Leave It in the Ground
by President and Senior Scientist Dr. Eric A. Davidson
April 3, 2013
Oil, coal, and natural gas fueled the Industrial Revolution, enabling our society to develop sophisticated technologies that have bestowed upon us convenience, comfort, health, and prosperity. In essence, the technologies of the last 150 years have unlocked the prehistoric sun’s energy, which plants made into organic matter during the time of the dinosaurs, which then gradually, during millions of years, was converted to fossil fuel deep in the ground. By digging up and burning that fossil fuel, we have powered our rapid rise to unprecedented human well-being. While there is still poverty and hunger in the world, we are, on average, better nourished, living longer, better educated, and enjoying creature comforts never dreamed of by previous generations, all of which could not have been possible without cheap energy in the form of fossil fuels.
The time has come, however, when we must acknowledge that the unintended price of this tremendous advance in prosperity is a change in the Earth’s climate that is so extensive and profound that it will undermine the prosperity that we have come to expect. We can no longer risk taking advantage indefinitely of the full bounty of fossil fuels available to us. If we burn all known reserves of coal, oil, and natural gas, we will warm the earth by more than ten degrees Fahrenheit, creating a world unfit for civilization and the life support systems of the Earth upon which we depend. Our children and grandchildren will ask how we could have been so short-sighted and selfish.
While we cannot stop the use of these fuels overnight, we must wean ourselves from them as quickly as possible and move to low-carbon sources of energy. The best place to start is to leave in the ground those fuels that are the most costly, inefficient, and environmentally damaging.
This is why 29 leading scientists, including three WHRC scientists, and led by WHRC Board member, Dr. William Moomaw, have sent to the US Department of State their comments on the Environmental Impact Statement (EIS) for the Keystone XL pipeline. The comments highlight several flaws in the EIS that underestimate the environmental and health impacts of this unwise project. This project is proposed to carry petroleum products from the Canadian tar sands in Alberta to a port on the Texas Gulf Coast. The views expressed by the signatories are their own rather than those of their affiliated institutions. I am personally pleased to join this group of my distinguished colleagues, who are motivated to present their science to inform policy on this important matter. The full statement of the scientists’ comments is available for download here.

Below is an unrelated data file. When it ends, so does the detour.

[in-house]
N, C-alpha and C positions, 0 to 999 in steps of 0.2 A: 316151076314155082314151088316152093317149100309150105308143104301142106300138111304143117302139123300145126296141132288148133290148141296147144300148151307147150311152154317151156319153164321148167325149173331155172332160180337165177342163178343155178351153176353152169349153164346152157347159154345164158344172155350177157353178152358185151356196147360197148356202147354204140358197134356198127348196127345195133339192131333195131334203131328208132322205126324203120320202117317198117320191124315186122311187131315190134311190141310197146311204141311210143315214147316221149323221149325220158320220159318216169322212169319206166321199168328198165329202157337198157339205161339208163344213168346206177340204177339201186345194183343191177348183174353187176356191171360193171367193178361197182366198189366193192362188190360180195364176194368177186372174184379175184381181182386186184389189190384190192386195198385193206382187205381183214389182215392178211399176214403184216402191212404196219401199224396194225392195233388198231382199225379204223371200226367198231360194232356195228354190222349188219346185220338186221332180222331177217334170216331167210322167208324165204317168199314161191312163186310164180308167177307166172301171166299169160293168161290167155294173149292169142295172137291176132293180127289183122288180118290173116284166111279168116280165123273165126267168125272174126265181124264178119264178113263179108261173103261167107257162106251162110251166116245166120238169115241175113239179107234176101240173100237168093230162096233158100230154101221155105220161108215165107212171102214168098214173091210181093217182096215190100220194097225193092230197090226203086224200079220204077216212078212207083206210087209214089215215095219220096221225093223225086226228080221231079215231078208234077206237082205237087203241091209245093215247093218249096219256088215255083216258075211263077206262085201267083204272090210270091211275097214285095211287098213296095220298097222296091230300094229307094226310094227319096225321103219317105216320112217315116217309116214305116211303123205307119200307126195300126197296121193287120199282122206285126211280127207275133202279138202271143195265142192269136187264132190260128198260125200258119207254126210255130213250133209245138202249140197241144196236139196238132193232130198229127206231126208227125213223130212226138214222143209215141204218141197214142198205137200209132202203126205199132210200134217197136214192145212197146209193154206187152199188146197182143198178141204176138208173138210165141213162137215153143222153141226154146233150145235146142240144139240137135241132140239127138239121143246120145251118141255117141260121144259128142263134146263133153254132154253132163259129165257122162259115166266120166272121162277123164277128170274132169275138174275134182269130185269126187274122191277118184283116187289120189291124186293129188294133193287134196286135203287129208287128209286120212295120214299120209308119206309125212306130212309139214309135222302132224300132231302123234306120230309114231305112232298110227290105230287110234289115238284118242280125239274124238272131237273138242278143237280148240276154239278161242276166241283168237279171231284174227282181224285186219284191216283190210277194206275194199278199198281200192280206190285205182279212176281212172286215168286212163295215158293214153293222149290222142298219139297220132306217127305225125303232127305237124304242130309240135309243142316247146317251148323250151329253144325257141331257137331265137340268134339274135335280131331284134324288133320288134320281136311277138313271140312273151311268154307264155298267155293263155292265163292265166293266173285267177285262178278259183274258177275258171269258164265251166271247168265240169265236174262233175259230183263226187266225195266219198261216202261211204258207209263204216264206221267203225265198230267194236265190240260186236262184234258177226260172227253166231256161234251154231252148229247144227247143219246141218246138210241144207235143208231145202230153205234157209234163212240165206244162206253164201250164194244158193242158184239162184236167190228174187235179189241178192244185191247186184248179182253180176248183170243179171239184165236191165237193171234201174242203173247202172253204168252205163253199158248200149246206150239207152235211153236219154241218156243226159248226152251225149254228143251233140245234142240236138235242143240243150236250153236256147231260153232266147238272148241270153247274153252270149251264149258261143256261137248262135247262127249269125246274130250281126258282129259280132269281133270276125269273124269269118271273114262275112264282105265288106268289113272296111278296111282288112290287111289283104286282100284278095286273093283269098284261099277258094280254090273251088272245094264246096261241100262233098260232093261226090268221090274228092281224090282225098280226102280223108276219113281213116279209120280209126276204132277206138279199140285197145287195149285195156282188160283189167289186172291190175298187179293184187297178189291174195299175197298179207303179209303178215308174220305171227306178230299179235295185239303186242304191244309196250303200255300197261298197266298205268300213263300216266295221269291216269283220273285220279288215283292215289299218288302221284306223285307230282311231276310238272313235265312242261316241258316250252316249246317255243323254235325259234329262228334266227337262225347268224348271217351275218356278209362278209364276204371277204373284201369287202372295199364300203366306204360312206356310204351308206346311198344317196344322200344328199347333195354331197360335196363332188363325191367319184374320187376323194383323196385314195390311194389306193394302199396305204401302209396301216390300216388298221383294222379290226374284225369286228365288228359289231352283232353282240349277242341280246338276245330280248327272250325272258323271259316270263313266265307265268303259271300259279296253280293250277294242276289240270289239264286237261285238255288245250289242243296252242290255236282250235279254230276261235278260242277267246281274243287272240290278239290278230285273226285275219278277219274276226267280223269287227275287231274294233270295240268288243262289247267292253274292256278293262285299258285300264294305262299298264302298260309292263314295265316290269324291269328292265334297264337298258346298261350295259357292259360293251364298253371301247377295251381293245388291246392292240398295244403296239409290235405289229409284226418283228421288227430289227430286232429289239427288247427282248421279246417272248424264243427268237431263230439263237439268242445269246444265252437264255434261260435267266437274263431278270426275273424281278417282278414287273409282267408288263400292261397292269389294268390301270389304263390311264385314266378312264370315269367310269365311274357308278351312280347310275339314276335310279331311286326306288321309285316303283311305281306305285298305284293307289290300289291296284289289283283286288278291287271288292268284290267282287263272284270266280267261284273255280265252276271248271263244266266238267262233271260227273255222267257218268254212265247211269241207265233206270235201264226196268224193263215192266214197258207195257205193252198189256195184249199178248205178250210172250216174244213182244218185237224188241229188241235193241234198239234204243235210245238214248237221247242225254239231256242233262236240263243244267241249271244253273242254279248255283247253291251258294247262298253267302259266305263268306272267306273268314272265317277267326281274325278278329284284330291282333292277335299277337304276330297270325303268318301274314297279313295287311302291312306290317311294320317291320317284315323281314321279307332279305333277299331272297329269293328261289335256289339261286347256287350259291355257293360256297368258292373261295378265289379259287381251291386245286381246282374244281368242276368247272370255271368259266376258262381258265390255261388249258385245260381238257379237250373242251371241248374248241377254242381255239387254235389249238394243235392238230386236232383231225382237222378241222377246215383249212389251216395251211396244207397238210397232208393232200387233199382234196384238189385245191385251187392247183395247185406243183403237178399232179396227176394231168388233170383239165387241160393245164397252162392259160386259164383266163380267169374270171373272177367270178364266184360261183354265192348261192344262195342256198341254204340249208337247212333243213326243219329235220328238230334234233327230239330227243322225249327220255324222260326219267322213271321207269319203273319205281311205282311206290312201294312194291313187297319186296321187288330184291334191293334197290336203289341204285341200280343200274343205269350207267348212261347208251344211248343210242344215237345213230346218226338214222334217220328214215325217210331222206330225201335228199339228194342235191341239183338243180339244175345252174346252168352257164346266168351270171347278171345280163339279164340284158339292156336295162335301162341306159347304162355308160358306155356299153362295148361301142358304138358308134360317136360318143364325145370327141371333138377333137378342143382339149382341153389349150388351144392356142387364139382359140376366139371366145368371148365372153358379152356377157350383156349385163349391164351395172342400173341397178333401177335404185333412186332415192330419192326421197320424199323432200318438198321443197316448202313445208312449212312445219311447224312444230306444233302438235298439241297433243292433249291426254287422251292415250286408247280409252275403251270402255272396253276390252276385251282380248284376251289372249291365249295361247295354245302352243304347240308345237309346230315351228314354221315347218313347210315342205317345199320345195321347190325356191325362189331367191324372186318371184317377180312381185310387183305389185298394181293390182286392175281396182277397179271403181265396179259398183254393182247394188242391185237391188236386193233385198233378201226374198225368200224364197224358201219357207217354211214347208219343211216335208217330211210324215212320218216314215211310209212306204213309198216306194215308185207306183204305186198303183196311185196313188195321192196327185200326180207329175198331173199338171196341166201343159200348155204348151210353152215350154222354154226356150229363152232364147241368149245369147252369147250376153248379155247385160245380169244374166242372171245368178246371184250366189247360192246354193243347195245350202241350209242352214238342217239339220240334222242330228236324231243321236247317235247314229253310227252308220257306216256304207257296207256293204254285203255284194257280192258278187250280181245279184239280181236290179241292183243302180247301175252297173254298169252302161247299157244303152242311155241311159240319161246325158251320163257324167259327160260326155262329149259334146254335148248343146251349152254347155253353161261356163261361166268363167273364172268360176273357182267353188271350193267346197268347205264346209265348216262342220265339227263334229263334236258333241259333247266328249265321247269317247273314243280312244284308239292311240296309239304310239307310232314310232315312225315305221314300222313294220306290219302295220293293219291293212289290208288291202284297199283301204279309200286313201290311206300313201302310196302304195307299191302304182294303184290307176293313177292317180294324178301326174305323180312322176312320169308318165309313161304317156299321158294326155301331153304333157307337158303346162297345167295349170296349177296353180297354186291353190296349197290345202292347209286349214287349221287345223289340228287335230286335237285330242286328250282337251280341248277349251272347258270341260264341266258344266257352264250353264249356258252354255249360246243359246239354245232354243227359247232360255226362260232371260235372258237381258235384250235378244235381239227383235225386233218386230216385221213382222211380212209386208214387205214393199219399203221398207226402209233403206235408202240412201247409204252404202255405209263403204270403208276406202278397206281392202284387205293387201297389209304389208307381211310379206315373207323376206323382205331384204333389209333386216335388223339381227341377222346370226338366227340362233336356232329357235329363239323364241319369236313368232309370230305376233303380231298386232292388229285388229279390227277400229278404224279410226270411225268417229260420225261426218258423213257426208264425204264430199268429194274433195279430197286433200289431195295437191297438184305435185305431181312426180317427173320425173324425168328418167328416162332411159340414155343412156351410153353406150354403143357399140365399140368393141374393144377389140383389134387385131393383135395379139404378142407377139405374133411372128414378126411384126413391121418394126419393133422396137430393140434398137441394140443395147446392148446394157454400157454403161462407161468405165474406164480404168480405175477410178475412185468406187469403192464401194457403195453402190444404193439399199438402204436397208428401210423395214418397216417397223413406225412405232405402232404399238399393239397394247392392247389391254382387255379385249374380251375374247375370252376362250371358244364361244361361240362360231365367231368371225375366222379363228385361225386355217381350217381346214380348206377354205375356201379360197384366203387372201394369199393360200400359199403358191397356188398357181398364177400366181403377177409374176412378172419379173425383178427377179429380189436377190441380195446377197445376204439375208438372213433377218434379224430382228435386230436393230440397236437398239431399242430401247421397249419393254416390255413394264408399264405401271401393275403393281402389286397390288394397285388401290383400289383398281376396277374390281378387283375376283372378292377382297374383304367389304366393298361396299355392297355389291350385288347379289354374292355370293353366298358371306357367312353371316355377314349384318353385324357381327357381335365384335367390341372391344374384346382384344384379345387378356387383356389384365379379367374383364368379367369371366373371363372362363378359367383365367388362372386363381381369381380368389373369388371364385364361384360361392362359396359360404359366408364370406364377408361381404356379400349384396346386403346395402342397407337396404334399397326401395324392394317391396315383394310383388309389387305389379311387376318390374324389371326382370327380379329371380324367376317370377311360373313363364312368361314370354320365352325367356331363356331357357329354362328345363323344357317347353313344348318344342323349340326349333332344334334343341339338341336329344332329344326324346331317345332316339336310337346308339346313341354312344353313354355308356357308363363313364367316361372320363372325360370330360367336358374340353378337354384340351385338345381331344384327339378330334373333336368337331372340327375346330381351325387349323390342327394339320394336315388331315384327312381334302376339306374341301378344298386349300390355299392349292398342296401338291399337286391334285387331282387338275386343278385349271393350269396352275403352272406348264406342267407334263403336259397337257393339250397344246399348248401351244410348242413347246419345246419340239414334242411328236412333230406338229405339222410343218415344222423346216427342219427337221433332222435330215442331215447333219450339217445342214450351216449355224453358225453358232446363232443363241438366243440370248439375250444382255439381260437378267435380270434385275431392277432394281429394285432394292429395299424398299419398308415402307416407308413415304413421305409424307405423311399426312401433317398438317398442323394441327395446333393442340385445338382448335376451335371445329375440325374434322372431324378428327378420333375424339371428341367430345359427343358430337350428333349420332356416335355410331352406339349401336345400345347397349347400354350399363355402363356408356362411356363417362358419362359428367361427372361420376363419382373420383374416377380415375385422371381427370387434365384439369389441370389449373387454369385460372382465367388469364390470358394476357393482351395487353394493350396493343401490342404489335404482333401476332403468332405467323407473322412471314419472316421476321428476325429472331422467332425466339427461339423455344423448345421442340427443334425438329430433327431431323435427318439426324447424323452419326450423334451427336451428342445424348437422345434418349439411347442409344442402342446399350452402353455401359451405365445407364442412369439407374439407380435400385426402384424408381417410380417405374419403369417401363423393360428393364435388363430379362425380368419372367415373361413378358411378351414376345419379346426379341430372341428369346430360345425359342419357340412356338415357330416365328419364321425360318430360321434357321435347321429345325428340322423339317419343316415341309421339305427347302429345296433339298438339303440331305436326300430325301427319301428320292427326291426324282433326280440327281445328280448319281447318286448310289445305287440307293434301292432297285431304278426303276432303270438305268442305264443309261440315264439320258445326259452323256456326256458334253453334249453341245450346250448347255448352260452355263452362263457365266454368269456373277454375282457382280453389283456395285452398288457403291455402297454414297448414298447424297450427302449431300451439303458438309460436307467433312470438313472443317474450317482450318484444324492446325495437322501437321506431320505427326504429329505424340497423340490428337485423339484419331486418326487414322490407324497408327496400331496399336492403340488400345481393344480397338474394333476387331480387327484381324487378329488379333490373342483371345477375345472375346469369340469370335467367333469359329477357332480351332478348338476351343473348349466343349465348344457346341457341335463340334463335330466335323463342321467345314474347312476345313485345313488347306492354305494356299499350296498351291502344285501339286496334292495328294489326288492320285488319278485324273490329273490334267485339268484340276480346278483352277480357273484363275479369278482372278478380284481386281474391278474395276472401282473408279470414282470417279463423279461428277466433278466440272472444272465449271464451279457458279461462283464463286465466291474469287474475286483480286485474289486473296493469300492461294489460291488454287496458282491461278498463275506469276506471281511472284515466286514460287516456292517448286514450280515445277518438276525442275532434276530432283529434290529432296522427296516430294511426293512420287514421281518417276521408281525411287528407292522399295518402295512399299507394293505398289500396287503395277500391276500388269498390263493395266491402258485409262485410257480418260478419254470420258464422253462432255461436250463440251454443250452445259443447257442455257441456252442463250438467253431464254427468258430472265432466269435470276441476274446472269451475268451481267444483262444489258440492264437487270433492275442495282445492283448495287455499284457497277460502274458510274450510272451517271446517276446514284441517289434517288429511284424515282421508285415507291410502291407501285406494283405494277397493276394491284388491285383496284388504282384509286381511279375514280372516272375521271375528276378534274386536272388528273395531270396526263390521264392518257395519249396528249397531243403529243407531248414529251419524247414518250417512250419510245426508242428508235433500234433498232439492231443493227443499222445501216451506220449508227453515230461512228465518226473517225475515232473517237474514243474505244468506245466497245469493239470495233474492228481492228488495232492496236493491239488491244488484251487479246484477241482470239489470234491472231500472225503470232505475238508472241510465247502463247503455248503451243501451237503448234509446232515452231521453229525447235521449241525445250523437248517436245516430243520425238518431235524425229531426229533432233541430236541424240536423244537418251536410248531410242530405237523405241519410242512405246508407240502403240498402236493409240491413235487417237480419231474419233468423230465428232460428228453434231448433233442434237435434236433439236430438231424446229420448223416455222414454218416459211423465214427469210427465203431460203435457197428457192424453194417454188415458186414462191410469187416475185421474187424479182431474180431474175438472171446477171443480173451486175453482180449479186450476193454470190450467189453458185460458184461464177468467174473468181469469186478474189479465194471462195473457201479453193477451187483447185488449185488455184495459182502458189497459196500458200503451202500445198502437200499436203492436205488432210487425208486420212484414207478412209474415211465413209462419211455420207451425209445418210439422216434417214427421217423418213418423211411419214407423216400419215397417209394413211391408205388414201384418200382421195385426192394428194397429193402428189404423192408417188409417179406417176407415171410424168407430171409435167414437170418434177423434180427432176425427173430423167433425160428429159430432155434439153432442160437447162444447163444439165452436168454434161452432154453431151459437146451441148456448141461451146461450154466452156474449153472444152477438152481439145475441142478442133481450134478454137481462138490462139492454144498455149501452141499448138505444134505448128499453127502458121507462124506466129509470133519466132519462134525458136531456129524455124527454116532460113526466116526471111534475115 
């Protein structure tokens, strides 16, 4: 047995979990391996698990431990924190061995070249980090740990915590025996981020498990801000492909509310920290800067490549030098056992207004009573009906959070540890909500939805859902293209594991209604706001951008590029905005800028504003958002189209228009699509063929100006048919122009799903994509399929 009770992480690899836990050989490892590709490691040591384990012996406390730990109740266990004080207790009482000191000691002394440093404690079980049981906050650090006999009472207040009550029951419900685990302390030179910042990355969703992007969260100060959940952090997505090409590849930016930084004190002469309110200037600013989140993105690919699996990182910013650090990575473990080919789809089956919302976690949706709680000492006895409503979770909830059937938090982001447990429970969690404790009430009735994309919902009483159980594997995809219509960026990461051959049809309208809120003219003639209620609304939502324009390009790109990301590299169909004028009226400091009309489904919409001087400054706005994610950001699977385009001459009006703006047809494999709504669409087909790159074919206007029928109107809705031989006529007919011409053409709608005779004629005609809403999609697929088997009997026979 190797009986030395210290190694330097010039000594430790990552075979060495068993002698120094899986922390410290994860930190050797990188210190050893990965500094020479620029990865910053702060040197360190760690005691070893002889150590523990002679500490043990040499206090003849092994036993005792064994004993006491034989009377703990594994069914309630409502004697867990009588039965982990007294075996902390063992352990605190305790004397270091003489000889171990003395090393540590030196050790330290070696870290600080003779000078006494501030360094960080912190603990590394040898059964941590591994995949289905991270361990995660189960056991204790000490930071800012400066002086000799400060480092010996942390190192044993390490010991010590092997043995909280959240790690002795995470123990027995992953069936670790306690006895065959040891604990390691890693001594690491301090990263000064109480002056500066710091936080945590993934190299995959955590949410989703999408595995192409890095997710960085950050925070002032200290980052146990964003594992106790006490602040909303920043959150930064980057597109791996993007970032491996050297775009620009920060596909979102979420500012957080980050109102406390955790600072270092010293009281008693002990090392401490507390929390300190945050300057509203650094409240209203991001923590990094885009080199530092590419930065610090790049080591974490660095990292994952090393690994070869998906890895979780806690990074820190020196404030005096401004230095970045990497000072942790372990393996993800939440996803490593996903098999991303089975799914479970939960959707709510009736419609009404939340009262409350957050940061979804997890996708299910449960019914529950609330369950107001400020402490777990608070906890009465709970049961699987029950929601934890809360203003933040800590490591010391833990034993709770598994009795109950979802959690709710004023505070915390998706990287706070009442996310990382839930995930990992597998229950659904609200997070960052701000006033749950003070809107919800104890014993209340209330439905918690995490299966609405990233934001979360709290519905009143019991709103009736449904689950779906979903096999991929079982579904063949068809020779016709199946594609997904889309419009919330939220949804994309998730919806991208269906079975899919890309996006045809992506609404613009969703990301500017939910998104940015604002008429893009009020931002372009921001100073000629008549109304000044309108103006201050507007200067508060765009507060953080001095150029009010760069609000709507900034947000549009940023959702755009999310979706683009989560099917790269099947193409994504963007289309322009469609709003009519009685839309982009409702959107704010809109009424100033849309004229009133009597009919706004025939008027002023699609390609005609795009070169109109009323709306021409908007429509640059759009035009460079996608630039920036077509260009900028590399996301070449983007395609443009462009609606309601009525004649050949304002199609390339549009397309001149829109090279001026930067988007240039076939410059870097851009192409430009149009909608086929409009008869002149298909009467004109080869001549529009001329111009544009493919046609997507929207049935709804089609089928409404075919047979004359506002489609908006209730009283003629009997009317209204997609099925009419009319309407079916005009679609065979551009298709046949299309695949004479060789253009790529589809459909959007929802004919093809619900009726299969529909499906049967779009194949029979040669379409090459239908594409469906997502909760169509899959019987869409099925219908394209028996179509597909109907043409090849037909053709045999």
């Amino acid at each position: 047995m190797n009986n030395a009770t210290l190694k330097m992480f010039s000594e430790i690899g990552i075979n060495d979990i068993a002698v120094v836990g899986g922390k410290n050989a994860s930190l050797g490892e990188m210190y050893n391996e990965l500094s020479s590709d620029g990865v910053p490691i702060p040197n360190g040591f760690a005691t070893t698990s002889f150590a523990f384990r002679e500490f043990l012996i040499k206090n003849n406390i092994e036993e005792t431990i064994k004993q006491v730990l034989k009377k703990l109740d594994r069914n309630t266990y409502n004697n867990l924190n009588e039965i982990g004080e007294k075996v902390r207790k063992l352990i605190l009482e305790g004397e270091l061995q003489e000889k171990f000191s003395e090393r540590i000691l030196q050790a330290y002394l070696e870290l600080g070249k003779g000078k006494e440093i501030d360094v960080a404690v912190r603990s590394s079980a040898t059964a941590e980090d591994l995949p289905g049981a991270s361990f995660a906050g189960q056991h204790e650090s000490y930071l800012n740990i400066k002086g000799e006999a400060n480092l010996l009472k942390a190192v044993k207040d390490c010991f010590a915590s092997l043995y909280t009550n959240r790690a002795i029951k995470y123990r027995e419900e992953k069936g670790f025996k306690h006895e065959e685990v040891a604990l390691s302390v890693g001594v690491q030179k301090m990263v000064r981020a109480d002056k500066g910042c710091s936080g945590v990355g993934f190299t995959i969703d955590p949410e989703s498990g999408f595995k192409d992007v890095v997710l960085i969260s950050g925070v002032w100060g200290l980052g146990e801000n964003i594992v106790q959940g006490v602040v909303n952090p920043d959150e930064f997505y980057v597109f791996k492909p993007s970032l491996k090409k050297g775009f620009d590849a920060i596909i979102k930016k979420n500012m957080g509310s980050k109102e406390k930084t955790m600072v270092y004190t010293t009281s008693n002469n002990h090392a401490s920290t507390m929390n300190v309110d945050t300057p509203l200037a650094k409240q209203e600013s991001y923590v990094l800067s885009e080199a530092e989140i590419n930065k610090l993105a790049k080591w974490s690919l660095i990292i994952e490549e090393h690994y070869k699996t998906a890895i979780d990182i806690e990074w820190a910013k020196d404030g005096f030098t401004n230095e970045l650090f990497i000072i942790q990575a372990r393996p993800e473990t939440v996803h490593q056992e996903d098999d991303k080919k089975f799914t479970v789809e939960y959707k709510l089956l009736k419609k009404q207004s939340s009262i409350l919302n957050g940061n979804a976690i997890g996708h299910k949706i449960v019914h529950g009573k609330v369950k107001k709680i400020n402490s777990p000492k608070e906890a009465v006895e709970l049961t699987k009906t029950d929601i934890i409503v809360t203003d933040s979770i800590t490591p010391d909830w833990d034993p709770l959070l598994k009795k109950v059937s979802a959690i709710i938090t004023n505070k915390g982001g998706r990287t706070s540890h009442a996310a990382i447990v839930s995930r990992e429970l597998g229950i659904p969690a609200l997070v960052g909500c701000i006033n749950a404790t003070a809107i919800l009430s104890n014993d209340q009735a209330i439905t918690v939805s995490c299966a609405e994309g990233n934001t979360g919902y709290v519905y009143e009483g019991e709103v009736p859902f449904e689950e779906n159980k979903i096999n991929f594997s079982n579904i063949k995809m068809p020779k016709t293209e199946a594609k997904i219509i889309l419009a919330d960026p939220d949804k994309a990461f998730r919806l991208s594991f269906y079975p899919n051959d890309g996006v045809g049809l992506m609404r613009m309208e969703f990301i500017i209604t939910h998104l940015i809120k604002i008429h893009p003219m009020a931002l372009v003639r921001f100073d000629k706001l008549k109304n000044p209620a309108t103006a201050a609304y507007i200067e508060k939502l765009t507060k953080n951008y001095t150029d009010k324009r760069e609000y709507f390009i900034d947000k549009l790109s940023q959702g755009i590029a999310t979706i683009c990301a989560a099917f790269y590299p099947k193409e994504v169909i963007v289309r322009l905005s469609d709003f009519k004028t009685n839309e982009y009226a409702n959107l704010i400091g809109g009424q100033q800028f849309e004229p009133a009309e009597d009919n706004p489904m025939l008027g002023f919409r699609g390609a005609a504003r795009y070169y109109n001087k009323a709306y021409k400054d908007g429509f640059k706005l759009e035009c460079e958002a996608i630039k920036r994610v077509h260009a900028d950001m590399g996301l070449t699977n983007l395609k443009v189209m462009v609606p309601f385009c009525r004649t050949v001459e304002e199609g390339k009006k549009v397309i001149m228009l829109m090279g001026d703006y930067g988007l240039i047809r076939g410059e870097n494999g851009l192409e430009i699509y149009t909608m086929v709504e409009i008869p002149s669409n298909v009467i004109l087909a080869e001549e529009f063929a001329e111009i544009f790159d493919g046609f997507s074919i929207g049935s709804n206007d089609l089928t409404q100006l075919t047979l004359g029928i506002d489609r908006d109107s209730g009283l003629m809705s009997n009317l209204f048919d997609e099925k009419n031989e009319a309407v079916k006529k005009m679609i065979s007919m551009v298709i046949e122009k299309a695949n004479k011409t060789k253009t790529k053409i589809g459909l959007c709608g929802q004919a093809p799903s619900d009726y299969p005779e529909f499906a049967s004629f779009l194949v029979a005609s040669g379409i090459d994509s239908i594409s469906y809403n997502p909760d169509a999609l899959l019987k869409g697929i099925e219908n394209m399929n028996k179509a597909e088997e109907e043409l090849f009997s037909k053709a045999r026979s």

Tar sands are a terribly inefficient means of capturing energy. While conventional oil production in the US yields about fifteen times as much energy as must be invested to extract it, processing the bitumen of the tar sands returns only four to six times as much energy as needed for extraction and processing. Significant quantities of natural gas must be burned to liquefy the tar sands, so the process generates significantly more carbon dioxide than conventional oil production, thus contributing more to climate change than most other sources of fossil fuel.
Tar sands production also destroys vast areas of boreal forest and consumes huge quantities of water from local rivers. The water mixed with toxic wastes is dumped into tailing ponds that already cover nearly 70 square miles. Rejecting the XL Pipeline will reduce direct damage to terrestrial ecosystems and water bodies and protect many species that live and pass through these habitats, including tens of millions of migrating North American birds.
Oil production in the US has been increasing and demand has been declining. Hence, the additional oil from Canadian tar sands is not needed within the US and would most likely be exported.
Some have asserted that Canada will go ahead with the tar sands extraction and transport even if the pipeline is not built through the US, but that is not at all clear. Not building the pipeline may indeed prevent most of the tar sands from being exploited. In any case, the US should not be the facilitator of such inefficient and destructive abuse of natural resources.
If there was ever a source of fossil fuels that ought to be left in the ground, this is the one.